Self-reported sanitizing of hands, using soaps, liquid soaps, or alcohol-based sanitizer, after returning from public spaces or touching public installations


Every time606 (57.6)


Often277 (26.3)


Sometimes156 (14.8)


Never13 (1.2)

Self-reported avoiding of social and meal gatherings with other people who do not live together


No430 (40.9)


Yes622 (59.1)

Self-reported avoiding of crowed places


No355 (33.7)


Yes697 (66.3)

Parental Acceptability, Perceptions, and Influences of Social Media Related to COVID-19 Vaccination

Among the parents, the prevalence of parental acceptability of free COVID-19 vaccination was 72.6% (764/1052) (see Table 2). Individual item responses and mean (SD) values of the scales related to parental perceptions of COVID-19 vaccination are presented in Table 2. Among the participants, 69.3% (729/1052) were sometimes or always exposed to positive information related to COVID-19 vaccination in the past month. Among the participants, fewer were sometimes or always exposed to negative information related to COVID-19 vaccination (442/1052, 42.0%) or vaccine incidents in China (298/1052, 28.3%), or were sometimes or always exposed to testimonials given by participants of COVID-19 vaccination clinical trials (283/1052, 26.9%) (see Table 2).

Table 2. Perceptions related to COVID-19 vaccination.
Acceptability and perceptionsValue (N=1052),
n (%) or mean (SD)
Parents’ acceptability of COVID-19 vaccination for their child under the age of 18 years: likelihood of having the child take up free COVID-19 vaccination, n (%)

Very unlikely19 (1.8)

Unlikely45 (4.3)

Neutral224 (21.3)

Likely361 (34.3)

Very likely403 (38.3)
Perceptions related to COVID-19 vaccination based on the theory of planned behavior

Positive attitudes toward COVID-19 vaccination


Positive Attitude Scalea score, mean (SD)8.0 (1.2)


COVID-19 vaccination is highly effective in protecting your child from COVID-19 (agree), n (%)603 (57.3)


Taking up COVID-19 vaccination can contribute to the control of COVID-19 in China (agree), n (%)896 (85.2)


China will have an adequate supply of COVID-19 vaccine (agree), n (%)763 (72.5)

Negative attitudes toward COVID-19 vaccination


Negative Attitude Scaleb score, mean (SD)7.7 (1.6)


Your child will have severe side effects after receiving COVID-19 vaccination (agree), n (%)104 (9.9)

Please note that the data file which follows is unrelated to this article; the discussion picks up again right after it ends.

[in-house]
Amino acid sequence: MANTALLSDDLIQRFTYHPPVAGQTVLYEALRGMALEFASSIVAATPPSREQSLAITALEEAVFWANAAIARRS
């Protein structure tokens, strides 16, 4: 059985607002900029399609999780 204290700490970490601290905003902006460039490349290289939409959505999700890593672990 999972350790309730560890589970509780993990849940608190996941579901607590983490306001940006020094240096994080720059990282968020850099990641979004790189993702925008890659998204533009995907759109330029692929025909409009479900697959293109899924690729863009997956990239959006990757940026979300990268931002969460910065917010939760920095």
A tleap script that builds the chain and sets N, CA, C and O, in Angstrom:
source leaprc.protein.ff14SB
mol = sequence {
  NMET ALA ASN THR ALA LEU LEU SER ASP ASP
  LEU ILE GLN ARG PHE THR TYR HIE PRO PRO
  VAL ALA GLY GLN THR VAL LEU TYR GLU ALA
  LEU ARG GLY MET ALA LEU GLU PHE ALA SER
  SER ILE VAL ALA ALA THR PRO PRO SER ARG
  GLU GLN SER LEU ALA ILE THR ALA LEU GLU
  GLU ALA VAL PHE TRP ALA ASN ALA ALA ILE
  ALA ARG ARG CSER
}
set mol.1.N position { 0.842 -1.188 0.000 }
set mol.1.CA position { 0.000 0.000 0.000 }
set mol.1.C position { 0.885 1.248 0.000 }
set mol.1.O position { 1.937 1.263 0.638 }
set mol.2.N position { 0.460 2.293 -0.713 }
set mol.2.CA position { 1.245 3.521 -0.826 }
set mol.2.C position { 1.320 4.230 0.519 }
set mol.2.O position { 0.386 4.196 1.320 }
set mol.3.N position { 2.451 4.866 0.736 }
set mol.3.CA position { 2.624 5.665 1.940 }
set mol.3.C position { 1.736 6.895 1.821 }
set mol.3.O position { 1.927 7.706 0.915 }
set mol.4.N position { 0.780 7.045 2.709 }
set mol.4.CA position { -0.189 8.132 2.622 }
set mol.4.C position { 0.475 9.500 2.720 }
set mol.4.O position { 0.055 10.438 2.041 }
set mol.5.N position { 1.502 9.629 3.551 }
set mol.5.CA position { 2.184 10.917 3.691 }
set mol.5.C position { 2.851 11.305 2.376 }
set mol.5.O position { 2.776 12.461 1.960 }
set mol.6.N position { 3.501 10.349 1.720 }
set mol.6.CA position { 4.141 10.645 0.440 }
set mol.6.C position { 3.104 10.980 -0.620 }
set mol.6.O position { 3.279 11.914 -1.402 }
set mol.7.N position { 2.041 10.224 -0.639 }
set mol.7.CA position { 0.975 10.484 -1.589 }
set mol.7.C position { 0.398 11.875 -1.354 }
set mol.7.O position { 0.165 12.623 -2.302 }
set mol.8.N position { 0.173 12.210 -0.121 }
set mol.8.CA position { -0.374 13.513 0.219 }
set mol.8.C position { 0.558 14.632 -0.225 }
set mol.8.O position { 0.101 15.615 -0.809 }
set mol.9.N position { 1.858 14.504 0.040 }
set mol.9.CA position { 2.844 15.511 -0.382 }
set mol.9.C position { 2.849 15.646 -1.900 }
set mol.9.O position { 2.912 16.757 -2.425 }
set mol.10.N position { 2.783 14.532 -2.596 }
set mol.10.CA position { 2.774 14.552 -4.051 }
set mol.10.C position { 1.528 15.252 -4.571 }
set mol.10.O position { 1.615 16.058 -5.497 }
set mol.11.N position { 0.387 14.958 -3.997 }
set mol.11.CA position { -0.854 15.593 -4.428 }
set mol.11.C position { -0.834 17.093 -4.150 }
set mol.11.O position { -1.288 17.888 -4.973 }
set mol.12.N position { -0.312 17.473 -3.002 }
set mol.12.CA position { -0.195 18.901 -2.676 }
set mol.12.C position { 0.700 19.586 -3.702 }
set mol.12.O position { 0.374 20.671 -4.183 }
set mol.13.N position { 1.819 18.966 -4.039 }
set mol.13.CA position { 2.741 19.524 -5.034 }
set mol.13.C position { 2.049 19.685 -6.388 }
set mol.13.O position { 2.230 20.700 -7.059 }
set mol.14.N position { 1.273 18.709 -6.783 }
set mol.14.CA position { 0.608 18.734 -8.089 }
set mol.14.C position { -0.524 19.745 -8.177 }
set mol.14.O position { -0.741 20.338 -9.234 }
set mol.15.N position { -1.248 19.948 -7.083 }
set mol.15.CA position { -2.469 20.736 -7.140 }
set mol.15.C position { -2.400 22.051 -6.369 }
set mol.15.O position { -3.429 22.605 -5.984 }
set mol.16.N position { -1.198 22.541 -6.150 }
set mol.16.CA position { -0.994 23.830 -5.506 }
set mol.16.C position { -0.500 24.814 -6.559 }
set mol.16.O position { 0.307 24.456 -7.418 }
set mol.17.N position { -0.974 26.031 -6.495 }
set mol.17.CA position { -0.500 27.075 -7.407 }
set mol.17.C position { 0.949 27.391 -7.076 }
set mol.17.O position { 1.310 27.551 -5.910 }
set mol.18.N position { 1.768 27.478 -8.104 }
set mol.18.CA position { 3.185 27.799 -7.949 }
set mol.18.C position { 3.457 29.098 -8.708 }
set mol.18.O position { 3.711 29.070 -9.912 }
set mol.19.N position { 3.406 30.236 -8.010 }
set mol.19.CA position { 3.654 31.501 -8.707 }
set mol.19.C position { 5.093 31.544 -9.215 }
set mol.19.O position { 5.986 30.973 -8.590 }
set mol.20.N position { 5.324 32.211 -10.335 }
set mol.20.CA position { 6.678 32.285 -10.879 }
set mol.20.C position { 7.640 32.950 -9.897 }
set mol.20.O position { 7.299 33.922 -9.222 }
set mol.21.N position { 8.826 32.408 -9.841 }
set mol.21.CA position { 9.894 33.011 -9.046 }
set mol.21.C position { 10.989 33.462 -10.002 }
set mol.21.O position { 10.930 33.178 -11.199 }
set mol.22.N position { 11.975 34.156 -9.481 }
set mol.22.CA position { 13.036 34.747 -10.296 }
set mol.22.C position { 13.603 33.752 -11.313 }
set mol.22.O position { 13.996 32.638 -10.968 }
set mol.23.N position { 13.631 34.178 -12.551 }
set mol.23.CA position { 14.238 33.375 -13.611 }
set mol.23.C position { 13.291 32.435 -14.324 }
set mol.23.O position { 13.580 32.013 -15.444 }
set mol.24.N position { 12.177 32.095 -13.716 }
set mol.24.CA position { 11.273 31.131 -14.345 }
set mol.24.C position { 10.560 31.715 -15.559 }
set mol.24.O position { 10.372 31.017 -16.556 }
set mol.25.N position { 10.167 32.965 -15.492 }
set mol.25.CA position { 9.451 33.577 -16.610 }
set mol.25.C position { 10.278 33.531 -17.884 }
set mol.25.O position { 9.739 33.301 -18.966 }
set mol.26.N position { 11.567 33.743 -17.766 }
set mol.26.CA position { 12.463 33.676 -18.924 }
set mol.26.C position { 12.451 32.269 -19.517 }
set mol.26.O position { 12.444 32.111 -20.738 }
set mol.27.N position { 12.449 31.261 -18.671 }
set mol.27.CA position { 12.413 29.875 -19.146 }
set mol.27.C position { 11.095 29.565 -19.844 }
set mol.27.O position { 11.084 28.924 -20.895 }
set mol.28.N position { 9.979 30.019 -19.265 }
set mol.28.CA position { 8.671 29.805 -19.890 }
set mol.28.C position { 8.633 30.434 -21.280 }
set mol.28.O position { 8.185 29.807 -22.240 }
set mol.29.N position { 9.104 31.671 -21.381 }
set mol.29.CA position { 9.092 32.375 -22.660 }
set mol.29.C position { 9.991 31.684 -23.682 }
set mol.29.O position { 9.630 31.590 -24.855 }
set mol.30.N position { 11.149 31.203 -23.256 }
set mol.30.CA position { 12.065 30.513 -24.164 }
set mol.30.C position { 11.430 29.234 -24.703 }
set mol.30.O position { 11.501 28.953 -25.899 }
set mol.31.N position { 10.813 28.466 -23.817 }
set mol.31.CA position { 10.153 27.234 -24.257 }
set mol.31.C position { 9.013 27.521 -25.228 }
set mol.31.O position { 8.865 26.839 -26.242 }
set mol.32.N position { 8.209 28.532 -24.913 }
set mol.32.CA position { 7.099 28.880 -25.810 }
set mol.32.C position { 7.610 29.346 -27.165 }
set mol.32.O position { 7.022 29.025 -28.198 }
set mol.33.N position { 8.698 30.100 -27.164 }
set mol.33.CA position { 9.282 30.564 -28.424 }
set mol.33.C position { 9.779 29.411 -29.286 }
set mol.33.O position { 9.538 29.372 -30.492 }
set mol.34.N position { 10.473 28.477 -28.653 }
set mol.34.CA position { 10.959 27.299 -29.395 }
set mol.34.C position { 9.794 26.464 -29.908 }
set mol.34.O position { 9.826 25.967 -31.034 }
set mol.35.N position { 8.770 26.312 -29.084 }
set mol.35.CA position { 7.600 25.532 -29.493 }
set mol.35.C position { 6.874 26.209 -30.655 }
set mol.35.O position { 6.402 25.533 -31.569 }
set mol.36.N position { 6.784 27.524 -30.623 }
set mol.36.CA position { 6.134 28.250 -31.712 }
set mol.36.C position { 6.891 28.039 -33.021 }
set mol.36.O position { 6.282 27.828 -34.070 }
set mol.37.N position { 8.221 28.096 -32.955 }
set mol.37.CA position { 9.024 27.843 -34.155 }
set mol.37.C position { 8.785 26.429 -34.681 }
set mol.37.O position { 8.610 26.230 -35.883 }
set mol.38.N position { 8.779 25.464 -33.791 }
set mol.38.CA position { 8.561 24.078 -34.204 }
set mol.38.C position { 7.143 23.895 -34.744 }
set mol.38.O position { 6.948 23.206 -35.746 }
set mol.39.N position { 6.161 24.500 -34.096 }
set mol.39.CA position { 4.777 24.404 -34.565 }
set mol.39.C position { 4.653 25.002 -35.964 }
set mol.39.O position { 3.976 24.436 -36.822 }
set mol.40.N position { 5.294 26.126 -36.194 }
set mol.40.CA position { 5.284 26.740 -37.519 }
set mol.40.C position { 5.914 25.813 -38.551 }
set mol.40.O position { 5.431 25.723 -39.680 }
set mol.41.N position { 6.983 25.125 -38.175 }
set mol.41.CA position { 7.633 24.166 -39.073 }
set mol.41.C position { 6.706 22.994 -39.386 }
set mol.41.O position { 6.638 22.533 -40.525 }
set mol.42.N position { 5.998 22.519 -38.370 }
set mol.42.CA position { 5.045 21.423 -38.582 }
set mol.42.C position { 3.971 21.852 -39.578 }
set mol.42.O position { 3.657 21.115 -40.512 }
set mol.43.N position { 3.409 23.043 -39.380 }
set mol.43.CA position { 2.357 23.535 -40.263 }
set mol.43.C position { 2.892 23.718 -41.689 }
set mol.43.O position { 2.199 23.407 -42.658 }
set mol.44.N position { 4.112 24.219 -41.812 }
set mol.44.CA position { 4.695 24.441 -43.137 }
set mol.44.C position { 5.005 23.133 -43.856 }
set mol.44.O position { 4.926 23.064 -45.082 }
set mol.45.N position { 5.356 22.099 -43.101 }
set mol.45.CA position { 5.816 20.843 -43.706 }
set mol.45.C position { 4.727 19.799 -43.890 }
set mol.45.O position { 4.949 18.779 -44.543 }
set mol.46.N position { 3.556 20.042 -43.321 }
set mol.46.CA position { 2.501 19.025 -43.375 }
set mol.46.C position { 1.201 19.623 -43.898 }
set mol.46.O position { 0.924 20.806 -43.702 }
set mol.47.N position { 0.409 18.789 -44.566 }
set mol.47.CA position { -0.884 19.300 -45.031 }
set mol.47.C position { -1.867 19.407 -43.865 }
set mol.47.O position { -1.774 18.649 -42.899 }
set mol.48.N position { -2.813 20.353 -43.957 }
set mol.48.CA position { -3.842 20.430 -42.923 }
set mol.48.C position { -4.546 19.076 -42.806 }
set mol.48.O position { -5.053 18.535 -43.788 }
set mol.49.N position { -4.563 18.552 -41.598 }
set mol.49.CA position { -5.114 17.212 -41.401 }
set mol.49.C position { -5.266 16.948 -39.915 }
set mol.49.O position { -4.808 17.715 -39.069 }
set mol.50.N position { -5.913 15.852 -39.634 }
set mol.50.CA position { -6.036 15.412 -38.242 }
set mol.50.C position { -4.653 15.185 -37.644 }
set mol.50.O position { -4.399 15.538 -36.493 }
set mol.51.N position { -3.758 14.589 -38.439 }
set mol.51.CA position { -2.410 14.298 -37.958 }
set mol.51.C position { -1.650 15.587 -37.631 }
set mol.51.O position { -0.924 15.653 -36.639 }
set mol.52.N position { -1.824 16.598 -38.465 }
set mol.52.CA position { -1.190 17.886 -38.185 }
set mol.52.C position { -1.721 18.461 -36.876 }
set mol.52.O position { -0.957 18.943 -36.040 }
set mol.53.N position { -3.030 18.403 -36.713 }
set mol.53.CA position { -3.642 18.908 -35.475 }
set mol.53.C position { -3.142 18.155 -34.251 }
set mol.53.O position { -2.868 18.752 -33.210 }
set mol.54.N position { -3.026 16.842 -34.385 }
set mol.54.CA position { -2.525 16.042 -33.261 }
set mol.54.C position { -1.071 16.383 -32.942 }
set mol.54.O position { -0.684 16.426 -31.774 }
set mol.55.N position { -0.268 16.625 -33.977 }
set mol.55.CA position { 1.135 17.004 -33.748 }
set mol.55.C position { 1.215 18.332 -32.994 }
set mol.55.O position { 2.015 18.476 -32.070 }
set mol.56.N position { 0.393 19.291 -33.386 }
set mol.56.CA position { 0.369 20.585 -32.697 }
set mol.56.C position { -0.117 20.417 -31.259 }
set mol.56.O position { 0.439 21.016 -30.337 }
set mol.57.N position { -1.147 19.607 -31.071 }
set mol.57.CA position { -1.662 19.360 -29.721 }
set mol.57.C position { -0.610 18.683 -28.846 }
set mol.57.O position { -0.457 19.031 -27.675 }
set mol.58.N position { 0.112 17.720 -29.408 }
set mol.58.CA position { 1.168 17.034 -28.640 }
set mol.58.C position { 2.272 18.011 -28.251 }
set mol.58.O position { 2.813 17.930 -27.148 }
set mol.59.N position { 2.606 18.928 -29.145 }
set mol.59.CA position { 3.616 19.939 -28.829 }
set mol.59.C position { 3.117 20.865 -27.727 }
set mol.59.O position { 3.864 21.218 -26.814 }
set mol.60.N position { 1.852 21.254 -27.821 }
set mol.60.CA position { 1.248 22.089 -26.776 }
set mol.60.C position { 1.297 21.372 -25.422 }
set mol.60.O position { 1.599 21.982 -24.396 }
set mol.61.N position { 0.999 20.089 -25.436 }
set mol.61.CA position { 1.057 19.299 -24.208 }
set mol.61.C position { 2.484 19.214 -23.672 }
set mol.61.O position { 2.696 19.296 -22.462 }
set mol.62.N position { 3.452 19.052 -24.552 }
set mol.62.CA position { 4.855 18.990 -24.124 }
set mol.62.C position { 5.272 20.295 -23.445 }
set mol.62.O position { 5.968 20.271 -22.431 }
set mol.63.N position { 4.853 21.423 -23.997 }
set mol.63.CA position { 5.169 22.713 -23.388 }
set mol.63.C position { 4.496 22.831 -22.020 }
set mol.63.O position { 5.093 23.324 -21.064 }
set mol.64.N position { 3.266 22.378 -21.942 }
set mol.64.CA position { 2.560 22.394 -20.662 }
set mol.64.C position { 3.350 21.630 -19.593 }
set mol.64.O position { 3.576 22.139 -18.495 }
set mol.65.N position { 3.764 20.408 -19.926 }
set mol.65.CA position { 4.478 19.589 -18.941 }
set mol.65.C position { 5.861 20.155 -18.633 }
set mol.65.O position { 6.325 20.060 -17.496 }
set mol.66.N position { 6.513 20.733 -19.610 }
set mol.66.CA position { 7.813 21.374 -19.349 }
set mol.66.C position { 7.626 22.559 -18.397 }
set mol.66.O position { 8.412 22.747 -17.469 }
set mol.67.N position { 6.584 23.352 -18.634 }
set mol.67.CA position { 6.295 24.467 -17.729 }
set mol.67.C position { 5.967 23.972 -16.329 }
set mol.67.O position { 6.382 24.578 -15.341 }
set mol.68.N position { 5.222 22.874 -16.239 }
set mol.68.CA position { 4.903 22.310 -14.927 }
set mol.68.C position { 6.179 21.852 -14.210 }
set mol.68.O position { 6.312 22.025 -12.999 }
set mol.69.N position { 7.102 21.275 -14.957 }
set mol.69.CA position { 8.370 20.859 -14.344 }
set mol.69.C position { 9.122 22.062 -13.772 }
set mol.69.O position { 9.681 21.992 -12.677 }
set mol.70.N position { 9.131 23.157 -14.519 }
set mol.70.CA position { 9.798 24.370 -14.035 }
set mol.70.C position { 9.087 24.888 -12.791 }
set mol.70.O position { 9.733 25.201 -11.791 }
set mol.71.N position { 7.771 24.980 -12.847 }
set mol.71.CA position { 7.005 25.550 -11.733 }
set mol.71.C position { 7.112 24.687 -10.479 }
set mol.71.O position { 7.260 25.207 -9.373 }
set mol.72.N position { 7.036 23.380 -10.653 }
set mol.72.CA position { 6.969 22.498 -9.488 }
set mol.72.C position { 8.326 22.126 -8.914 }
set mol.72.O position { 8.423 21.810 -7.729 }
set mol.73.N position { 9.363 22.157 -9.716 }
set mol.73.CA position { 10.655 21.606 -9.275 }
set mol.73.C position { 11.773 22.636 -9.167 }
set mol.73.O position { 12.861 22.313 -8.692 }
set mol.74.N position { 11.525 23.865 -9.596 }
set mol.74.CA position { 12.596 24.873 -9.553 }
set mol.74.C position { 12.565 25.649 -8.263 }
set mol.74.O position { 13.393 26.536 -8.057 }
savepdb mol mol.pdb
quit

The protection of COVID-19 vaccines will only last for a short time (agree), n (%)210 (20.0)


Your child is afraid of vaccination (agree), n (%)216 (20.5)


You do not have time to take your child for COVID-19 vaccination (agree), n (%)234 (22.2)

Perceived subjective norm related to child’s COVID-19 vaccination: your family member would support you in having your child take up COVID-19 vaccination


Response score, mean (SD)c2.5 (0.6)


Agree, n (%)542 (51.5)

Perceived behavioral control to have the child take up COVID-19 vaccination: having the child receive COVID-19 vaccination is easy for you if you want them to


Response score, mean (SD)c2.3 (0.7)


Agree, n (%)456 (43.3)
Influence of social media related to COVID-19 vaccination

Frequency of exposure to positive information related to COVID-19 vaccination (eg, new vaccines entering clinical trials, promising efficacies of the vaccines, and vaccines will enter the market soon) on social media


Response score, mean (SD)d2.9 (0.9)


Almost none, n (%)107 (10.2)


Seldom, n (%)216 (20.5)


Sometimes, n (%)420 (39.9)


Always, n (%)309 (29.4)

Frequency of exposure to negative information related to COVID-19 vaccination (eg, concerns about efficacies and supplies, side effects of the vaccines, and receiving vaccines will cause COVID-19) on social media


Response score, mean (SD)d2.3 (0.9)


Almost none, n (%)244 (23.2)


Seldom, n (%)366 (34.8)


Sometimes, n (%)327 (31.1)


Always, n (%)115 (10.9)